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Messages - Duner
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« on: July 27, 2005, 11:57:41 PM »
You might want to investigate further... I've never heard of a school that ONLY teaches civil law courses in the U.S. Needless to say, you'll likely take numerous civil code courses b/c most loyola grads never leave the city. You'll still take that standard stuff every other law student in the country has to take too. However, when it's all said and done, if you go to a common law state, you'll have wasted numerous hours learning the civil code and will never use it....but if you want to do international law, those classes will be valuable for the numerous civil law countries on the planet.
« on: July 25, 2005, 11:02:57 AM »
You need to contact each school you're interested in. just b/c you're considered a state resident DOESN'T mean you're eligible for in-state tuition. Almost all schools have a disclaimer stating you can't be a resident for purposes of attending school. Consequently, you need to provide proof that you plan on remaining within the state following graduation. As a result, most states have laws requiring residency for one year prior to the first day of class. of the 17 schools i applied to, only Ole Miss said they would guarantee in state residency after the first year.
Even more disturbing, if a school doesn't tell you they automatically offer in state residency after the first year, research further!!! There are several out of state residents who are extremely bitter this fall b/c they were led to believe they'd be given in state residency after the first year, and just found out they were denied residency for tuition purposes....looks like they need to come up with an extra $15k this year!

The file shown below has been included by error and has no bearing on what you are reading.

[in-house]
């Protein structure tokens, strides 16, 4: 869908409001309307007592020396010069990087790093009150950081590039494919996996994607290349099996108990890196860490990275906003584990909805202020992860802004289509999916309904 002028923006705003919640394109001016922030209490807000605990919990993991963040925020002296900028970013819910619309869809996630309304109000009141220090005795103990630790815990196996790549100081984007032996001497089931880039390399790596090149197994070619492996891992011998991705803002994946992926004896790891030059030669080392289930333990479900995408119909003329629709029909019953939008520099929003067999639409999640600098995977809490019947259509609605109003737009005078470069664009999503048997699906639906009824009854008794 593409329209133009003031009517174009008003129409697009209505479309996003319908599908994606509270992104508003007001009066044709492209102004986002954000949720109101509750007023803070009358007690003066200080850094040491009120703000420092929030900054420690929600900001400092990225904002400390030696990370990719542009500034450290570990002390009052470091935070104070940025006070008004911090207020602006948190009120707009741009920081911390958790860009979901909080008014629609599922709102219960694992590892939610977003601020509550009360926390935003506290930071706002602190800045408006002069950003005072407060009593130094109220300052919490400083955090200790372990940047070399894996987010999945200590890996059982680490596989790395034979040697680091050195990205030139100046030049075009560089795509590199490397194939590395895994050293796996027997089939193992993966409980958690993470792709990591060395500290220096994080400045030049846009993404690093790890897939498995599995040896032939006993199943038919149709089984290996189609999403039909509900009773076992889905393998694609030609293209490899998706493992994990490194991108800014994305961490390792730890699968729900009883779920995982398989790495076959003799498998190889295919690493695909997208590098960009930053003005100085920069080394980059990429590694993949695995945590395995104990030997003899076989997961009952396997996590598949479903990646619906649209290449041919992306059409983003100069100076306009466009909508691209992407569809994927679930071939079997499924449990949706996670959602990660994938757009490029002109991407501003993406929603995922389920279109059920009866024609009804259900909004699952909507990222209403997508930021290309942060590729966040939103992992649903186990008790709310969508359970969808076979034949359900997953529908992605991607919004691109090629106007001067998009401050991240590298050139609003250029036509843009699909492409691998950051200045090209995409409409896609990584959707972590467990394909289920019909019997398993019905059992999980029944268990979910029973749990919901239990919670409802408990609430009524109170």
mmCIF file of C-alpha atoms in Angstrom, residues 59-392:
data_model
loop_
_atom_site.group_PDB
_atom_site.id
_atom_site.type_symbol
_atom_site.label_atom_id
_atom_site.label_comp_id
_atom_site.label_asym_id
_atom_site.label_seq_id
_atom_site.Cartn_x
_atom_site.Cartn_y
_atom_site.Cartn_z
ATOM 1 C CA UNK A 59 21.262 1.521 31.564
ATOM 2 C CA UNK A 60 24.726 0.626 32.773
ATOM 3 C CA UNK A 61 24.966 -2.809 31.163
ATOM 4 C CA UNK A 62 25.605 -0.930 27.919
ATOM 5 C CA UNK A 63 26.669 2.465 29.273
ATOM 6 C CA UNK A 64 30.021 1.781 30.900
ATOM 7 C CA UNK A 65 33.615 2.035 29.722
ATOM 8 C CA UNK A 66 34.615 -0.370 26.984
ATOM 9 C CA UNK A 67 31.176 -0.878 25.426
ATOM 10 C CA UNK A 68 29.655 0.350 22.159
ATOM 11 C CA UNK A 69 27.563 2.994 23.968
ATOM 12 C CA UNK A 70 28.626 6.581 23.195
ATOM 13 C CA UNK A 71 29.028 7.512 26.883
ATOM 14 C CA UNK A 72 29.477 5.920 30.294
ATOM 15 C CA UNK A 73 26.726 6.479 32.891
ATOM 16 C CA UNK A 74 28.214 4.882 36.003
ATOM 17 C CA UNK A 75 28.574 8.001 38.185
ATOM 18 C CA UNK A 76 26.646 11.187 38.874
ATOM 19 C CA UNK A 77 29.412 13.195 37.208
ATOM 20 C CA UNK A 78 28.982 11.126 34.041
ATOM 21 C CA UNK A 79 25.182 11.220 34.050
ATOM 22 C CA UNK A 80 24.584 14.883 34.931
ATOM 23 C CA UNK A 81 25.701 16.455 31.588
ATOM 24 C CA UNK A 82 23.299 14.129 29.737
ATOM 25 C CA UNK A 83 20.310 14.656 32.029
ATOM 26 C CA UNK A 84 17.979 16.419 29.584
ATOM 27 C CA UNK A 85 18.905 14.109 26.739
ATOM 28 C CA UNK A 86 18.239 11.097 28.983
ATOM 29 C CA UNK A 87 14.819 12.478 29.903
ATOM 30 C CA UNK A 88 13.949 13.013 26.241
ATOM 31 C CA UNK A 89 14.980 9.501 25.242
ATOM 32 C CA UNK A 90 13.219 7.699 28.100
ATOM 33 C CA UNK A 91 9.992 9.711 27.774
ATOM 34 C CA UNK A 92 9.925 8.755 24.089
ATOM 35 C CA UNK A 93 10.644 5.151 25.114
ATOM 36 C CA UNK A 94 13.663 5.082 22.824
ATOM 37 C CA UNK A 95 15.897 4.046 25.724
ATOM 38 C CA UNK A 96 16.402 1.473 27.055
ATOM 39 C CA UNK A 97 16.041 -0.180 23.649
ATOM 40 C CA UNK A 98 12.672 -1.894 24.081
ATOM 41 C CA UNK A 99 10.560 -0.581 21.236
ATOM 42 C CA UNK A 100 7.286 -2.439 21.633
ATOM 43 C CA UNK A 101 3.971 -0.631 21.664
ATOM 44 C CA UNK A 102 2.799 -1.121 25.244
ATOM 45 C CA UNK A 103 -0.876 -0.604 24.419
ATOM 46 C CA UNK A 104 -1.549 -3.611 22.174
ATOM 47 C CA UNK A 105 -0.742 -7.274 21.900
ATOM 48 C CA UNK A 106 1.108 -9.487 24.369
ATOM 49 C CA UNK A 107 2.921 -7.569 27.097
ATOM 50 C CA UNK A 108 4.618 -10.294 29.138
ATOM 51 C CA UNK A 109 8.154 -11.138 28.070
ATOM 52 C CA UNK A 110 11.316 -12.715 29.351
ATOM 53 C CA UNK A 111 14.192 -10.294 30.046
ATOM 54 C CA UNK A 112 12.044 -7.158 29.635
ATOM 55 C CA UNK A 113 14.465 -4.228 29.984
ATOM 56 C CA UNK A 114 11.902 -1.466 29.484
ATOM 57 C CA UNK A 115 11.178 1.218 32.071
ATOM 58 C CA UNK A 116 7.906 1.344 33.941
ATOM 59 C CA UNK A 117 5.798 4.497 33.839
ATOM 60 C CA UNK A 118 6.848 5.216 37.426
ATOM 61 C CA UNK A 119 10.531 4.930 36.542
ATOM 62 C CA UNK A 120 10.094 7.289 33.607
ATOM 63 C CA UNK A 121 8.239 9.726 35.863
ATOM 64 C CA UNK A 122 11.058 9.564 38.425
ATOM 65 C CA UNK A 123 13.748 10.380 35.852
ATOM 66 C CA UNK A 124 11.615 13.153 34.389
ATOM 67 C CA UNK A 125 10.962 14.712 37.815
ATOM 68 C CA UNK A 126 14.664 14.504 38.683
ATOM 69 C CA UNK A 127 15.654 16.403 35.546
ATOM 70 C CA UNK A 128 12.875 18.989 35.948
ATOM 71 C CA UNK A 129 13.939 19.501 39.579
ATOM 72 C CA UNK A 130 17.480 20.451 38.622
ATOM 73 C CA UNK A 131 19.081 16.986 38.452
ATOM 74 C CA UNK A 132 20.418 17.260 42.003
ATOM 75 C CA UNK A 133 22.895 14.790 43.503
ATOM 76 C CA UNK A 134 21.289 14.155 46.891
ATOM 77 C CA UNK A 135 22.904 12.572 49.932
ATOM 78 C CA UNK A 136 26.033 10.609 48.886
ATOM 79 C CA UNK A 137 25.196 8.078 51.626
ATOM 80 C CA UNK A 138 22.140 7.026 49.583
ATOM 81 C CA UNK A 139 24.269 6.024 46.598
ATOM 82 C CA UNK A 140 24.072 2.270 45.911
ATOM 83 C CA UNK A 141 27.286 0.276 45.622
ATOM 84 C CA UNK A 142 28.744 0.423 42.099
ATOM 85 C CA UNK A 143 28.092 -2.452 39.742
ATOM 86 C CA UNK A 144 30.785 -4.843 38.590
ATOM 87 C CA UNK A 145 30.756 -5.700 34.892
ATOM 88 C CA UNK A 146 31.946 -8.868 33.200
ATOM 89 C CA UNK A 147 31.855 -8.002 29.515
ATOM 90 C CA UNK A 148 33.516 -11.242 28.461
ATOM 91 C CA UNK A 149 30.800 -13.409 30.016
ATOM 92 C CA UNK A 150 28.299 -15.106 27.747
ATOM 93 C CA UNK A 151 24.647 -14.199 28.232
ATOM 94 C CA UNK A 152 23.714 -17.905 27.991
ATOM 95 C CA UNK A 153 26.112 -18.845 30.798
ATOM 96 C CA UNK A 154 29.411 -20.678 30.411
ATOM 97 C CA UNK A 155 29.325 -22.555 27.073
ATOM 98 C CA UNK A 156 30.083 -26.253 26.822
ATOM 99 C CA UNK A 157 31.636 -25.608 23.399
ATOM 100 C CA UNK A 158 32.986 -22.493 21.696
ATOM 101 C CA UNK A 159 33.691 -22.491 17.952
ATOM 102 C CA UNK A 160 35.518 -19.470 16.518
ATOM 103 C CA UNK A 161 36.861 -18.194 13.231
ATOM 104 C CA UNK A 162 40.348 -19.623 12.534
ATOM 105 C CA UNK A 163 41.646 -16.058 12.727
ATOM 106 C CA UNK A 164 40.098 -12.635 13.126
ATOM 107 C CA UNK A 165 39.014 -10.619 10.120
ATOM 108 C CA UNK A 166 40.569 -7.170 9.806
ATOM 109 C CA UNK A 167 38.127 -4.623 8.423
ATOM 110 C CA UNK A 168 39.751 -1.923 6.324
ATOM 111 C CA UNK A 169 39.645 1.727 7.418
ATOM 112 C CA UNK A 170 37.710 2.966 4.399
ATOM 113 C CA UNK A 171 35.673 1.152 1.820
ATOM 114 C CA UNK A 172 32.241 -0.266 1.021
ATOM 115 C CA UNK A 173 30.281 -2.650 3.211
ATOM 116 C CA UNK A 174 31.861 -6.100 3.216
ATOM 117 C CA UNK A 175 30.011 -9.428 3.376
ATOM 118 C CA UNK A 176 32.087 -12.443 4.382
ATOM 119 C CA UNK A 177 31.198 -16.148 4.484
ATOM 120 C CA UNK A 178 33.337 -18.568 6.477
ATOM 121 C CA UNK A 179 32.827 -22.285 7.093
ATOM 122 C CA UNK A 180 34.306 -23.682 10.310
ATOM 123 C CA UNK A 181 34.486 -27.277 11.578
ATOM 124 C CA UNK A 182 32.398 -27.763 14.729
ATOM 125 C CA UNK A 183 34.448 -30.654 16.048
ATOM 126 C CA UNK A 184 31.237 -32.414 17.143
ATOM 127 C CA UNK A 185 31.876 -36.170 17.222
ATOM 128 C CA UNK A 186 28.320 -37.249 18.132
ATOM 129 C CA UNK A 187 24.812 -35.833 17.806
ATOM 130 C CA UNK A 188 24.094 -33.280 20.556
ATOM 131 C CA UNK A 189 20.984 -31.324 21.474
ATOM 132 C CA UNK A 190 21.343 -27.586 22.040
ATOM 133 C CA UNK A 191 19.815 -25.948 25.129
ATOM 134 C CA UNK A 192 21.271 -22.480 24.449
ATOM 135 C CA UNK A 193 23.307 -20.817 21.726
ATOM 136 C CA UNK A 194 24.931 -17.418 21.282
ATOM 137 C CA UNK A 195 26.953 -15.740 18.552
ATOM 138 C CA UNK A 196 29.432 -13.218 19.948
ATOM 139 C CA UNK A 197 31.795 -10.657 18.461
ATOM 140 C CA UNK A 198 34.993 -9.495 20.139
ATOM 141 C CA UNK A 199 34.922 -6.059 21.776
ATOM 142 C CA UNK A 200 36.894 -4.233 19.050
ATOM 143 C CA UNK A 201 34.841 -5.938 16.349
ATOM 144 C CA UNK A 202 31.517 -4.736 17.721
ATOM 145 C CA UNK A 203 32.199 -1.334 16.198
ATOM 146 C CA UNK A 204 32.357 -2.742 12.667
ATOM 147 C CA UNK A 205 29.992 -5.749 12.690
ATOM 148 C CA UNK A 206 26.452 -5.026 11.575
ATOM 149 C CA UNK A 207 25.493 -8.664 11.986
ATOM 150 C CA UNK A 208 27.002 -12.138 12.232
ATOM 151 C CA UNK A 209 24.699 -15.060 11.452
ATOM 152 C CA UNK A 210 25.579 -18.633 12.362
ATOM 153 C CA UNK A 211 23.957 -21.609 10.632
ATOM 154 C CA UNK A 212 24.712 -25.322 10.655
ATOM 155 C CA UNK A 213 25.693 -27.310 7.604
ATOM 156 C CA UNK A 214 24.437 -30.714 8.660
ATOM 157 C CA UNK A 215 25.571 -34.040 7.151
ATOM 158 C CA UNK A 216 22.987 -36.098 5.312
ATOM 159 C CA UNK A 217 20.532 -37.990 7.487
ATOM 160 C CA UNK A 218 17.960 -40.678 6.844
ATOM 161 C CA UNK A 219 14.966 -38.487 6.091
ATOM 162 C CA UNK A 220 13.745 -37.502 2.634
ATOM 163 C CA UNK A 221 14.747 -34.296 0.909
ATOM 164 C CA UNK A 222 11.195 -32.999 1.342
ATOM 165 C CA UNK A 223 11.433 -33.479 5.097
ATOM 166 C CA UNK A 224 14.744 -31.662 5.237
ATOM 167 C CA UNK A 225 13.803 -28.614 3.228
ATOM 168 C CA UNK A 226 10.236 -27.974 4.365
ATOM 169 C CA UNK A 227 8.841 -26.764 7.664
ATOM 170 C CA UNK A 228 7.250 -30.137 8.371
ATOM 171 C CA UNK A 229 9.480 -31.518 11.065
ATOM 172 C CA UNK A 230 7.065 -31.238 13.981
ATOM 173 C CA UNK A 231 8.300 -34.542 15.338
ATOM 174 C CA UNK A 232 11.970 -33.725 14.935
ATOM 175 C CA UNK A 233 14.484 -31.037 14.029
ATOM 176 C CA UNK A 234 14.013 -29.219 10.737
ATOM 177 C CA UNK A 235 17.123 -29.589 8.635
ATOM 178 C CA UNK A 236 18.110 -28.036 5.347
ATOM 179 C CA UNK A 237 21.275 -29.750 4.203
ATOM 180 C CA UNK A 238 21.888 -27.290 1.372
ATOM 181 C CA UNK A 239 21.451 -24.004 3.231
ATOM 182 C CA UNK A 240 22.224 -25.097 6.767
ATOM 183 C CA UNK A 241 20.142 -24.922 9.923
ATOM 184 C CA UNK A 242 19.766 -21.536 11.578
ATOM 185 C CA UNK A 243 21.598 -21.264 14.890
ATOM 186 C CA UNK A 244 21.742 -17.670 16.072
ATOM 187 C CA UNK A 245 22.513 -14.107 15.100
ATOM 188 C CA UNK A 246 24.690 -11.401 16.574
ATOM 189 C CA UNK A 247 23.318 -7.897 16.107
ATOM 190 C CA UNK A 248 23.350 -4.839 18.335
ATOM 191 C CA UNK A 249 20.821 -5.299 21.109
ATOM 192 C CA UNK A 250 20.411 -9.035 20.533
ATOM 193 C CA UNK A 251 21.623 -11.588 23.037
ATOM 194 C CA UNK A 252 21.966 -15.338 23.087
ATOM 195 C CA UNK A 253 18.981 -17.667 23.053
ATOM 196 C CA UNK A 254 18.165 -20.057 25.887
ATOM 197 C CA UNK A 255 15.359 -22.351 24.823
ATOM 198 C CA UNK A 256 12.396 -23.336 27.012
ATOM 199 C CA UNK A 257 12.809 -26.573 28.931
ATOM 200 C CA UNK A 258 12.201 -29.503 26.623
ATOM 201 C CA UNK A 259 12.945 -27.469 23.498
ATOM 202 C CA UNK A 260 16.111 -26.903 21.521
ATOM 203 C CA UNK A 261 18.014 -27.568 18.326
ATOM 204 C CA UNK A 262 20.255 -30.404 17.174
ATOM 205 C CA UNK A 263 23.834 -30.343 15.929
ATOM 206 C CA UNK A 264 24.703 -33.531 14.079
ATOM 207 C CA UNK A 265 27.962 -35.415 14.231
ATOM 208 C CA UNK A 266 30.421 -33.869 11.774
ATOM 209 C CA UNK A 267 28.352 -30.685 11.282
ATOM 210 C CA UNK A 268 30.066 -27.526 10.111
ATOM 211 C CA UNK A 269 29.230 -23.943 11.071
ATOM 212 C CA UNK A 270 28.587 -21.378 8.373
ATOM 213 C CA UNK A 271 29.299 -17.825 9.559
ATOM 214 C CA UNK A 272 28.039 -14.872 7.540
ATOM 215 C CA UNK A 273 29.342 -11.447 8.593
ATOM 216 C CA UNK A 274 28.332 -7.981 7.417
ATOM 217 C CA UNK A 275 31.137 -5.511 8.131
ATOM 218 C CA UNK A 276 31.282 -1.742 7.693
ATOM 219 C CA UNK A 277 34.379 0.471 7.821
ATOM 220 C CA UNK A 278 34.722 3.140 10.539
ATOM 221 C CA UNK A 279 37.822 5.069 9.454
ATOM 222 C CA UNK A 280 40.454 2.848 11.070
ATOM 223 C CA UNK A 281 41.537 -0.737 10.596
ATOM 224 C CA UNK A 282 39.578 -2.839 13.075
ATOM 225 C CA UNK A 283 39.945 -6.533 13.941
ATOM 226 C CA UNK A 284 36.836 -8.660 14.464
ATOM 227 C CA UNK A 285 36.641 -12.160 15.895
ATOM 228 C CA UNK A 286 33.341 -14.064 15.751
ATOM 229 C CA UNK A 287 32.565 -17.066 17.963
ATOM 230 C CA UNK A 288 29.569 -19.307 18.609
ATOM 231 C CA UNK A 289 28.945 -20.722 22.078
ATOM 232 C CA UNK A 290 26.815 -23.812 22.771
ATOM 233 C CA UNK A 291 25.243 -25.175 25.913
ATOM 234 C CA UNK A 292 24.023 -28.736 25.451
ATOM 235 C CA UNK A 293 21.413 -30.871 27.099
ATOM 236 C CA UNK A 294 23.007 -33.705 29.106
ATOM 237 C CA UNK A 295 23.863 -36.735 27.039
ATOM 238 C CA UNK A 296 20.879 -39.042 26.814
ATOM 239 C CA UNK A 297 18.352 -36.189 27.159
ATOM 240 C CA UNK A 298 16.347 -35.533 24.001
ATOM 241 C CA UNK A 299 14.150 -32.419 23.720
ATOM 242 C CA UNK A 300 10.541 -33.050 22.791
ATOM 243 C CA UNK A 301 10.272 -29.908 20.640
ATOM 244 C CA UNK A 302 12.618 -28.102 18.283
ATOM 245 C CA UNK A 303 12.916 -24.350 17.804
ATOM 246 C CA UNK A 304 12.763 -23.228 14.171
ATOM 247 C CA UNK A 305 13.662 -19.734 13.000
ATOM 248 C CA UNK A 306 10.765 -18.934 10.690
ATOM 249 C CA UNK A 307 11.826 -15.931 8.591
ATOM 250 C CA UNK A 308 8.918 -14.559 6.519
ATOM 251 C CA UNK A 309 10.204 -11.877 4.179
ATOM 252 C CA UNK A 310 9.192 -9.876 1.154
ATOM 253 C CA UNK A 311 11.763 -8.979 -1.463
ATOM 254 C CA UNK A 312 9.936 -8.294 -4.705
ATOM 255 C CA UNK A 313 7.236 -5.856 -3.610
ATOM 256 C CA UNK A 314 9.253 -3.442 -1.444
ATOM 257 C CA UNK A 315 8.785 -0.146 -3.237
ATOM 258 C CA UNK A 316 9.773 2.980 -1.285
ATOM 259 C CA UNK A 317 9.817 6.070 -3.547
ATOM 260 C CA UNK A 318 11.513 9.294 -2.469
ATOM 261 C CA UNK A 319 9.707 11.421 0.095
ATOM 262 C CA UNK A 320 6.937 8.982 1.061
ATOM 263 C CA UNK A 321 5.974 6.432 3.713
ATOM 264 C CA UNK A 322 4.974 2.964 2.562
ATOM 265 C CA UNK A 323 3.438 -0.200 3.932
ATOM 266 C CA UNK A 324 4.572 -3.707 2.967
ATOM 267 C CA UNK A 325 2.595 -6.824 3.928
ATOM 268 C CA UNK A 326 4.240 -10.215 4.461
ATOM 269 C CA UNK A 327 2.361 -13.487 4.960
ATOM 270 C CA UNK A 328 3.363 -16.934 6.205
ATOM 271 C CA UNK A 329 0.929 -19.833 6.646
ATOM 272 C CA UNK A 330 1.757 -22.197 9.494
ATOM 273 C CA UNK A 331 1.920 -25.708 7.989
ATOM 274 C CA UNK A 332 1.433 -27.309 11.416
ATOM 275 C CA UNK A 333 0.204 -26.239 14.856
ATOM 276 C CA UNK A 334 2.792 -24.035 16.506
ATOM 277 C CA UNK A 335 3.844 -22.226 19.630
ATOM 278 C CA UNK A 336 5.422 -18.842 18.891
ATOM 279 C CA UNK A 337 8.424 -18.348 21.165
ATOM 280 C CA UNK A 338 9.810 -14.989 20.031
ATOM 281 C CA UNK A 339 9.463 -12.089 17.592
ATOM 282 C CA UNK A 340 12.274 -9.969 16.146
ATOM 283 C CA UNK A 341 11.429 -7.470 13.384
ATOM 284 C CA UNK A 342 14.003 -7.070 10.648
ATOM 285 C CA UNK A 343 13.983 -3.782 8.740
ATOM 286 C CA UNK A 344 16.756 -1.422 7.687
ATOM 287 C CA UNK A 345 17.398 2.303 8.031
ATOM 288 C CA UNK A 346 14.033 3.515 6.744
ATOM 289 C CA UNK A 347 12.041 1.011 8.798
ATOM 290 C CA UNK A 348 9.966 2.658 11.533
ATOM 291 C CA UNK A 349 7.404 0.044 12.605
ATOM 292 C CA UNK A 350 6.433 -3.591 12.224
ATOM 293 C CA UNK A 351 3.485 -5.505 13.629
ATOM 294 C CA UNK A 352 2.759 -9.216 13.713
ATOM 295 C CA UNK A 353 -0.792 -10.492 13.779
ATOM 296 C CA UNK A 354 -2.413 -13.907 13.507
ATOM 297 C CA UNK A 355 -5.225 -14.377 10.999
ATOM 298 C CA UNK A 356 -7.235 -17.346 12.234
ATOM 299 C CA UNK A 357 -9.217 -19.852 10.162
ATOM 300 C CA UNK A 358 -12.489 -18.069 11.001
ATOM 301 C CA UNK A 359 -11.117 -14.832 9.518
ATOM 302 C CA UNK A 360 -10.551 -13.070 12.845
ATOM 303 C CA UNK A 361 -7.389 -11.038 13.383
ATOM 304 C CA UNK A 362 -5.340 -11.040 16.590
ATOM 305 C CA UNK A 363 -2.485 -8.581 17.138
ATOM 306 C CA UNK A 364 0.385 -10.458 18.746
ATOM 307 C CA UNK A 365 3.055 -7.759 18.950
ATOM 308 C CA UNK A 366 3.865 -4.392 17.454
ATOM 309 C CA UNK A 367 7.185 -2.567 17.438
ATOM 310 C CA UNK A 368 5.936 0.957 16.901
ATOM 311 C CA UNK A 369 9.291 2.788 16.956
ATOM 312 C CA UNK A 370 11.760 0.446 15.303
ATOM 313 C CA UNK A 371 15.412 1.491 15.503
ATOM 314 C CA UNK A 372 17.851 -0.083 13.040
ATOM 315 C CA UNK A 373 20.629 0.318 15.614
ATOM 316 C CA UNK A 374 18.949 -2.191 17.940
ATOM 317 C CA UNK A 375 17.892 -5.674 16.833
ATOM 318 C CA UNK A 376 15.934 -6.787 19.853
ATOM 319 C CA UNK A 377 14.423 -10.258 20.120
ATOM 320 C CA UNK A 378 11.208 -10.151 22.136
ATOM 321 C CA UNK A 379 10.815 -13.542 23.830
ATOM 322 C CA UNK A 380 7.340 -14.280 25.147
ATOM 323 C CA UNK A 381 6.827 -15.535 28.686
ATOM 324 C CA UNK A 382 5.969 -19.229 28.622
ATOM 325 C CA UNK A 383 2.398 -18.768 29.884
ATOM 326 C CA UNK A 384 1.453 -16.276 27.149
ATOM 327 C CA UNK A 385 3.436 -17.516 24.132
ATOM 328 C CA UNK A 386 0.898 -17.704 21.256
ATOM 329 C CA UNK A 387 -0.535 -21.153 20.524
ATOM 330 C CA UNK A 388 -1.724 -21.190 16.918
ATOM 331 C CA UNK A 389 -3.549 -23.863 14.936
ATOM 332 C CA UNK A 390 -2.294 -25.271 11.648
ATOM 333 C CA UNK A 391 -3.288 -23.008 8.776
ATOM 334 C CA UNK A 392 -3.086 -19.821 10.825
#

Finally you have to realize residency is a game....school's know it as well as potential students...if they can sucker a few more people to apply they will. On the other hand, it's amazing how many people i know at my school who came here b/c "they have to take care of their sick grandparents." So really, schools aren't going to believe any remarkable stories about why you need in state residency...b/c i'm sure there are 50 people in your class that created far more dramatic fables.
« on: July 12, 2005, 01:45:45 PM »
personally i would look at more schools. I applied to UConn 3 years ago w/ a 154 3.5, and was a connecticut state resident...they said thanks but no thanks. the other tier 1s you listed are even longer shots.Unless you're a URM schools really don't care about your socio-economic problems.
As for the other schools, they're extremely expensive and really don't hold any prestige in new england in general. if you really want to practice in mass...suffolk has a surprisingly strong following there, but it's huge. So you're going to have very large classes and likely a hefty attrition rate.
i'm sure most maine lawyers are from u maine. Most the backwoods new england states are hurting for attorneys....Maine/NH even come all the way down here to LSU to recruit.
Long story short, from what you've given...i'd likely go with u maine #1 and suffolk #2 significantly factoring-in the ridiculous tuition and large size of suffolk....and then just clump the rest together as safety schools.
« on: July 08, 2005, 03:04:05 PM »